First, hedge some bets, ask some questions. How has the screw been performing? If you suspect the check ring is leaking, order a replacement. Truth be told, too many molders have to have the faulty part right in their hands to be sure  what is needed. Are there any known bolts, thermocouples, wires, heater bands, etc. that need to be replaced? Order them before the teardown begins. Make sure you have the proper tools to do the teardown. With the expected replacement parts and tools on hand, start the teardown.

As the screw is being pulled out hot, try to get as much of the molten polymer off the flights as possible. I like to run a high-molecular-weight polyethylene through the screw just before pulling it. As the screw comes out—if you have some helpers—use an air knife and brass pliers to peel the PE off. Often the PE is tacky and will pull some of the residual resin and degraded material off the flights.

Here are some typical cleaning methods:

1. HAND WORK: Once the screw is out and safely mounted on supports, patiently use tools like copper mesh, brass putty knives, and wire brushes to begin cleaning it. I emphasize patiently because impatient maintenance personnel sometimes go at it with screw drivers, electric- or air-driven wire wheels, and other sharp devices—and before you know it you’ll have a screw full of scratches.

Getting rid of the caked-on carbon and degraded plastic takes aggressive methods. But the resulting scratches only worsen the situation. Why? In the melting process plastic needs to “slip” on the screw and stick to the barrel wall. Scratches are similar to undercuts; they hold up the plastic and accelerate degradation or formation of black specks. Cleaning takes significant time, and, with pressure building to get the machine on line, it’s no surprise that folks often bypass the final step of buffing and polishing the screw with an appropriate buffing/cleaning compound such as Semichrome.

2.  BURN-OFF: Another method is to burn off the residual resin and degraded material. This works and is easier than hand cleaning, but the temperatures the screw is exposed to in this burn-off process can sometimes cause it to warp, scorch, and/or change its hardness.

3. DRY-ICE BLASTING: A newer technique, which works nicely, is to use CO2 pellets to “sand blast” the baked-on carbon or degraded resin. This requires new equipment with the right kind of CO2 pellet and pellet generator. It is also a manual method.

4.  HIGH-PRESSURE WATER: Here’s another newer approach. The process is clean, can be automated, and will do no damage to the screw (though some coatings may be compromised). We’ve all seen high-pressure washers used to clean decks, etc., but there are super versions of these things that cost more money and can produce a steam of filtered water at 20,000 to 50,000 psi. Some are used to cut and trim plastics and are expensive, but we do not need the sophisticated cutting capabilities. The point is that they cut plastic and will not cut the metal of the screw, provided there is no dirt in the water—hence the need for filtering.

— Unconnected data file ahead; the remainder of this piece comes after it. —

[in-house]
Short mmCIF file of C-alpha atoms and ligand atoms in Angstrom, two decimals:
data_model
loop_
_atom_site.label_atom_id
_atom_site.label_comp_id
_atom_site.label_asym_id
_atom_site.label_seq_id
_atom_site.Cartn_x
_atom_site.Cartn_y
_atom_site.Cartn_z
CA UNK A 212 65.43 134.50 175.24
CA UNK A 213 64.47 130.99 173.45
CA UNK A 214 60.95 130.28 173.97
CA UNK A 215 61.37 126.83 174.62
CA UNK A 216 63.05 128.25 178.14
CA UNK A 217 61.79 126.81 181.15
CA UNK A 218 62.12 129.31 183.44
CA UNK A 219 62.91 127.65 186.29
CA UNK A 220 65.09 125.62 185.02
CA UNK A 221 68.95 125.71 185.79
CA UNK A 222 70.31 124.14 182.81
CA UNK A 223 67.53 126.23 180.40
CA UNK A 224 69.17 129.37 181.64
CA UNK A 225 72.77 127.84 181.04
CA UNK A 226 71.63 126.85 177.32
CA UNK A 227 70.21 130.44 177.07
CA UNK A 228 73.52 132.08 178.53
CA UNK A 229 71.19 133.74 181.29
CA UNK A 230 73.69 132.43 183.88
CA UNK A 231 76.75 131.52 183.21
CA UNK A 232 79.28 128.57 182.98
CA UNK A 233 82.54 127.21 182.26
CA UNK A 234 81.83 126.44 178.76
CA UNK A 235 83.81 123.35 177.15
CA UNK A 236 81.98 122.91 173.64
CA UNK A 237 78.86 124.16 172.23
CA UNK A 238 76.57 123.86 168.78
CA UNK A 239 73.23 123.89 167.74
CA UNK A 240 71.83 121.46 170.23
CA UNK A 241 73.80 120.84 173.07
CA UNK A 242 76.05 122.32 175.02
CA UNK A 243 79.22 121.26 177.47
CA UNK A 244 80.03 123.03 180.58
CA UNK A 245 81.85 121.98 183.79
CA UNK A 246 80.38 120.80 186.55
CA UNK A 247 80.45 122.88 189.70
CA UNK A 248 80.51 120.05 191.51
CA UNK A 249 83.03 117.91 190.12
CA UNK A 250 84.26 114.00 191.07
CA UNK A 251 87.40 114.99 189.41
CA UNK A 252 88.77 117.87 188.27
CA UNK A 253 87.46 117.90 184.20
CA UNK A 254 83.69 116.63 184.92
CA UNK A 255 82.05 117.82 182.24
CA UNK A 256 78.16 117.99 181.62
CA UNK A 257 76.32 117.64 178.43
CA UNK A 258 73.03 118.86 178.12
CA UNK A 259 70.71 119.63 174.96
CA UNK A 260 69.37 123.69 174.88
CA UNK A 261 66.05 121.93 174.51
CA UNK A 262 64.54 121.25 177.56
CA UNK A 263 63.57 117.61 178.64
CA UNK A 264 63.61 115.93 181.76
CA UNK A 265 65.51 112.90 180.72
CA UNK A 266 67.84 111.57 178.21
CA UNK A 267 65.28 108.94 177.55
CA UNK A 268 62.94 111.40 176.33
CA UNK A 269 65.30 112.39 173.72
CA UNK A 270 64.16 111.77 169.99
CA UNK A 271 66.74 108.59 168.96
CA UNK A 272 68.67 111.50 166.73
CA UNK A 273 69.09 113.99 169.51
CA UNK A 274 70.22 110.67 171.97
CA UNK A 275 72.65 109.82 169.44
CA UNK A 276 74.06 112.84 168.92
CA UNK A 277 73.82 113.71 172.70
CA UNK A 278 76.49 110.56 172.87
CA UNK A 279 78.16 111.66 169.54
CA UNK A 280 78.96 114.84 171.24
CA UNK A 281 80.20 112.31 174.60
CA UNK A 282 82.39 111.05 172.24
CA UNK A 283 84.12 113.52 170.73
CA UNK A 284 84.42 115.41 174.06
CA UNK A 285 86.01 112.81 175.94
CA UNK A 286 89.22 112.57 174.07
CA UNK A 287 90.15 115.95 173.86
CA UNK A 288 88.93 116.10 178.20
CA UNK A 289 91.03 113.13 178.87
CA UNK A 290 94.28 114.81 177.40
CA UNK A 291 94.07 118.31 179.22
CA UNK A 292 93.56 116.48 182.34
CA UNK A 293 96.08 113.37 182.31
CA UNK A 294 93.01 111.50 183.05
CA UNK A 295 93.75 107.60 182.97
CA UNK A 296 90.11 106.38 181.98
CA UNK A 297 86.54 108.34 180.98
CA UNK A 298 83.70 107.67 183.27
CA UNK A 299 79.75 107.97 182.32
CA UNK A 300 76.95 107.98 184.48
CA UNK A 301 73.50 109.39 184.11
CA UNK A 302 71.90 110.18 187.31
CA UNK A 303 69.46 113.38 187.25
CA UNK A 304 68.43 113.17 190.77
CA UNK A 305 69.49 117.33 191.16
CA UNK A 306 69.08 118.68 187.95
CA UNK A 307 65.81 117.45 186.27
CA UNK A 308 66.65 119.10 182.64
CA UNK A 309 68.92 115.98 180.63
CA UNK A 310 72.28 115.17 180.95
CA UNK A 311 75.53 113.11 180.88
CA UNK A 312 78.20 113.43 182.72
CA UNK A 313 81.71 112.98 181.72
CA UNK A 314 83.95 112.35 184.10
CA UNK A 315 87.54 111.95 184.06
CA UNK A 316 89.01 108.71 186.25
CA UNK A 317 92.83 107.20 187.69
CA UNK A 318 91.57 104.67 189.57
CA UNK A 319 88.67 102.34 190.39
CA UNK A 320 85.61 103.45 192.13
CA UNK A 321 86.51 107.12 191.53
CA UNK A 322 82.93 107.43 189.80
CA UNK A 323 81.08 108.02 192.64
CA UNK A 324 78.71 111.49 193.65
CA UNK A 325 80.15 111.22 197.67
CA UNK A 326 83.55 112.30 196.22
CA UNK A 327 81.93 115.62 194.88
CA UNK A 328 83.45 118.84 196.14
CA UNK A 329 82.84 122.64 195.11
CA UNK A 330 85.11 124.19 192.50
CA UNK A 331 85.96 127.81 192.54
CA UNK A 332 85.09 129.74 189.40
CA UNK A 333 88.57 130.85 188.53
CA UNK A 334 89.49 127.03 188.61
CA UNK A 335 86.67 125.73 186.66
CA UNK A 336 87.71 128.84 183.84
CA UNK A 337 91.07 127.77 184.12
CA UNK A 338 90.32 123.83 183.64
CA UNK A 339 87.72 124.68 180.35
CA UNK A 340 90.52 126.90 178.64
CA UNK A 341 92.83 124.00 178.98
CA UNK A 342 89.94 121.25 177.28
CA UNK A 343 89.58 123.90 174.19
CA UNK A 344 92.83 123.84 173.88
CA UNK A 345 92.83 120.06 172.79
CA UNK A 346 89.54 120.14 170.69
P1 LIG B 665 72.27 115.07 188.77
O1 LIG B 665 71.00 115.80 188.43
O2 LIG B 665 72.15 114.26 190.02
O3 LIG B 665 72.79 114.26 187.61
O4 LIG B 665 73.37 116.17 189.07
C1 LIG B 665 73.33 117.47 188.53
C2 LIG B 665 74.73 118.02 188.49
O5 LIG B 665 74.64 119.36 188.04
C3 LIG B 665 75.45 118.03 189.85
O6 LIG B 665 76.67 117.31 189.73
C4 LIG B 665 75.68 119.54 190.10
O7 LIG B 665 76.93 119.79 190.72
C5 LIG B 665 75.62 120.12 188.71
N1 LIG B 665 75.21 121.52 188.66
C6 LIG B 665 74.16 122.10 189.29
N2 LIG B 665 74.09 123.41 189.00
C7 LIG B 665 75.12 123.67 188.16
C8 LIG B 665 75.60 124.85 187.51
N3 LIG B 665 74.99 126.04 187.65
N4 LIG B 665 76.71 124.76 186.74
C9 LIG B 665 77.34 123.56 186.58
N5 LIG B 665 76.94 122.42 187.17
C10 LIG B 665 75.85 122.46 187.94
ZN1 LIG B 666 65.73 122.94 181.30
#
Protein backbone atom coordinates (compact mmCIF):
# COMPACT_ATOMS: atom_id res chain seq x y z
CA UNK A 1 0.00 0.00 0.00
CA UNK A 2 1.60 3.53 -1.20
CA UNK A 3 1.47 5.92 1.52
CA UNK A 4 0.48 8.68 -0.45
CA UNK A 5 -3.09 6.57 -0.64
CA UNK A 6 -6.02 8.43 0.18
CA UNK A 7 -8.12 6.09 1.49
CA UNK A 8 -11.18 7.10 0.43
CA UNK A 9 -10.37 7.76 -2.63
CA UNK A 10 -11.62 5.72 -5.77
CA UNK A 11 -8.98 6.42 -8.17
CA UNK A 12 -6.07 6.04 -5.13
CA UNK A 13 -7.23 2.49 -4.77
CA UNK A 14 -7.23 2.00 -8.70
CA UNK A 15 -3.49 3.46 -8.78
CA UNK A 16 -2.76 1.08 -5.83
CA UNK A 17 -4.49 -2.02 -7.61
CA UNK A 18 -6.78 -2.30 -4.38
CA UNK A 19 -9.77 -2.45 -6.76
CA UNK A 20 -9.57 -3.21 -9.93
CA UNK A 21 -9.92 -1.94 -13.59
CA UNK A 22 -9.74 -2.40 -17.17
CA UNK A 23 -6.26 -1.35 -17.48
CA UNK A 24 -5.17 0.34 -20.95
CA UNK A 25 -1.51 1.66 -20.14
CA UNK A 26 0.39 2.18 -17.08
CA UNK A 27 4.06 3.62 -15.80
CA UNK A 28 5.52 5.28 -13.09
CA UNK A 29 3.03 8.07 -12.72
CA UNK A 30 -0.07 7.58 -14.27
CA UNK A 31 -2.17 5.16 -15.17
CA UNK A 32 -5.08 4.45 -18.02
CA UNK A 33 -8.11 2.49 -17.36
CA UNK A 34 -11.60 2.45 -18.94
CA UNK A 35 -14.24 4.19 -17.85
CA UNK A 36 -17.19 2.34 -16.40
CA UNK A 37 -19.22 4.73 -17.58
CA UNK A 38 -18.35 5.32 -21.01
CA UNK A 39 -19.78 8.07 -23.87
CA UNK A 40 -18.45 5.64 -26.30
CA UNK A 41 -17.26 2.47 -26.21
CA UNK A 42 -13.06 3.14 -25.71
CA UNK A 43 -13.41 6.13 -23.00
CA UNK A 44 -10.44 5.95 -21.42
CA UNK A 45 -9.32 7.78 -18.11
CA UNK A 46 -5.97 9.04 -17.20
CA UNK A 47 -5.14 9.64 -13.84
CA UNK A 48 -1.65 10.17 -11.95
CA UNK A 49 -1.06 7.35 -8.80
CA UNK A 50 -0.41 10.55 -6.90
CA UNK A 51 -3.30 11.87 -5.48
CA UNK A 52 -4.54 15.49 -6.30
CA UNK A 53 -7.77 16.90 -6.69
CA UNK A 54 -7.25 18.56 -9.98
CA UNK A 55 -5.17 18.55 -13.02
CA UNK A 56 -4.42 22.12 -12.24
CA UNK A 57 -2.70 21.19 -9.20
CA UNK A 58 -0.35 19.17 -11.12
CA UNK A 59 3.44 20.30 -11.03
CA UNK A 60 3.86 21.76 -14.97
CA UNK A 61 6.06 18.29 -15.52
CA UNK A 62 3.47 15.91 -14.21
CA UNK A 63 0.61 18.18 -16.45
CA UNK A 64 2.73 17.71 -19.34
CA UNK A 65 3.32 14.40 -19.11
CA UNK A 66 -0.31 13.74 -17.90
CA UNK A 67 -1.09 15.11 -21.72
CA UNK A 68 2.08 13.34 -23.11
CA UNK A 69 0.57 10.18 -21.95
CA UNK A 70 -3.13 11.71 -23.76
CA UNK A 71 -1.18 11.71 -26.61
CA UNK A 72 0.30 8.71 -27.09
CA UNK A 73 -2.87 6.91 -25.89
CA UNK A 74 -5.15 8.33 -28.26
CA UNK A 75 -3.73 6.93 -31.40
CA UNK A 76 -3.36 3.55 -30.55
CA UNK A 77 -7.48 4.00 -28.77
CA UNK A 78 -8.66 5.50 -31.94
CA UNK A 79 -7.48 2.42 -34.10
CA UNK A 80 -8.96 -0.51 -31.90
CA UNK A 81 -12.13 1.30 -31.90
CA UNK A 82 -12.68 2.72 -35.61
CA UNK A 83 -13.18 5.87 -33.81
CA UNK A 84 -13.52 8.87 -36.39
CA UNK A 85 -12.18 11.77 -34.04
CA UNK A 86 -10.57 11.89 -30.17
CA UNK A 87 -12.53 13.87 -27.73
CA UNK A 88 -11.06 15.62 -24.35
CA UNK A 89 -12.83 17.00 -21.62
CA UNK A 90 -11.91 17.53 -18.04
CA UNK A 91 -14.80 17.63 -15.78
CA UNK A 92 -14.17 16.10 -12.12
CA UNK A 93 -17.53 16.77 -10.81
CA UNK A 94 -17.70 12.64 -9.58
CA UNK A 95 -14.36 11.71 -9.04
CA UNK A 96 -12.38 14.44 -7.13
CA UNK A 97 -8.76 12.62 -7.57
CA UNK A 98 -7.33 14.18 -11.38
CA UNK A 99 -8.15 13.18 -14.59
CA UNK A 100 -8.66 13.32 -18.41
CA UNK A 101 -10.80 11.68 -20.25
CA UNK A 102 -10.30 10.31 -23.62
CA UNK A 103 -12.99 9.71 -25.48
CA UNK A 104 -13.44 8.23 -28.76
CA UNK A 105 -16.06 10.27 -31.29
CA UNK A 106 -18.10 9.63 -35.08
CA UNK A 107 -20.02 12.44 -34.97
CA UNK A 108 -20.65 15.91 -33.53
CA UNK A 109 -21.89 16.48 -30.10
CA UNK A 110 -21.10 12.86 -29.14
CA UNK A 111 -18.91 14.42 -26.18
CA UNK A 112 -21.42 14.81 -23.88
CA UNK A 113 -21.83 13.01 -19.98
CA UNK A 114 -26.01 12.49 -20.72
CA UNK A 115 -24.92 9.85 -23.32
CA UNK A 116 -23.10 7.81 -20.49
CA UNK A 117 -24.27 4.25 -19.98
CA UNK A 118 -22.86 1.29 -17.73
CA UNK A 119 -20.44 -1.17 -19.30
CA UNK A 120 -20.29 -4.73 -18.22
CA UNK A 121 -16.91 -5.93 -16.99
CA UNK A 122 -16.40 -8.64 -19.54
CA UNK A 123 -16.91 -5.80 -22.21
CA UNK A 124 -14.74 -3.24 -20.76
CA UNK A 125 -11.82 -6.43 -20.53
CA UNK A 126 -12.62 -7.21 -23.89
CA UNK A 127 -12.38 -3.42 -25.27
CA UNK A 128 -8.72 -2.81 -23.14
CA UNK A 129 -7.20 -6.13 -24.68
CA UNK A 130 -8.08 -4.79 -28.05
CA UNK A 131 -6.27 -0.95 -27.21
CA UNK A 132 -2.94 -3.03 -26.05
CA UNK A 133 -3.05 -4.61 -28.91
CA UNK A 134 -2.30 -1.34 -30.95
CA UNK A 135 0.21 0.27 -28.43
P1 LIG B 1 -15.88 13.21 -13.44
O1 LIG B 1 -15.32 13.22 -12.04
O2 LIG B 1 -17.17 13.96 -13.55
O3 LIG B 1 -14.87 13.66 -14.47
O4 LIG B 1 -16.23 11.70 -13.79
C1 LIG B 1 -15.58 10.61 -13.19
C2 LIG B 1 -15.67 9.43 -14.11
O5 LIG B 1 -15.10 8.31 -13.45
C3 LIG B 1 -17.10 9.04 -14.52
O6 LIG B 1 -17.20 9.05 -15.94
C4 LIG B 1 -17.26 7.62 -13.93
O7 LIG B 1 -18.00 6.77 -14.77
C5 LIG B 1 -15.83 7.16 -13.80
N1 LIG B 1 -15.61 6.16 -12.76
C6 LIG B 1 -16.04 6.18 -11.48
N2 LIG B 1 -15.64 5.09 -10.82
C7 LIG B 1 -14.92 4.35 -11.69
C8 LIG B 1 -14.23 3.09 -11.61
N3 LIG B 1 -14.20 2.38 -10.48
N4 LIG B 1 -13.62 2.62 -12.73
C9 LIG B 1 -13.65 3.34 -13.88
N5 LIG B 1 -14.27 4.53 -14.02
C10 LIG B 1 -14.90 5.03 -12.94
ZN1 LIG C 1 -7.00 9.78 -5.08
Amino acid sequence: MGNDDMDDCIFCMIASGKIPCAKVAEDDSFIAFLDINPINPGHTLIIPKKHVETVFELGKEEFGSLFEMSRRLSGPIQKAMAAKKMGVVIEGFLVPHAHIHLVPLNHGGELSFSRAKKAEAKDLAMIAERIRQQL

To start, buy, borrow, or rent an appropriate waterjet cutting system. Mount it in a waterproof box with safeties that require the box to be closed before it can be powered on. Ensure there are adequate shields and baffles around the box and on the bottom to keep the water from cutting through. Provide supports inside and outside the box to hold the screw but allow it to rotate and move forward and backward.

Don’t forget a drain for the water! Ensure that no one can stick his hand in the waterjet stream to test how powerful it is. The box front panel should be hinged to allow screws to be placed inside. When the panel is closed, that engages the safety switches to allow the waterjet to be turned on. Provide a mechanism that both turns and pushes the screw slowly through the box. When ready, turn on the waterjet. As the screw moves through the box, the carbon and degraded plastic will be cut and blown off the screw. As the screw comes out the other side, provide an electric- or air-powered buffing wheel with an appropriate metal polish. 

This procedure will yield a clean and polished screw with minimum manpower, time, and effort. It isn’t free, but it’s so easy that it might become a yearly routine for all your presses.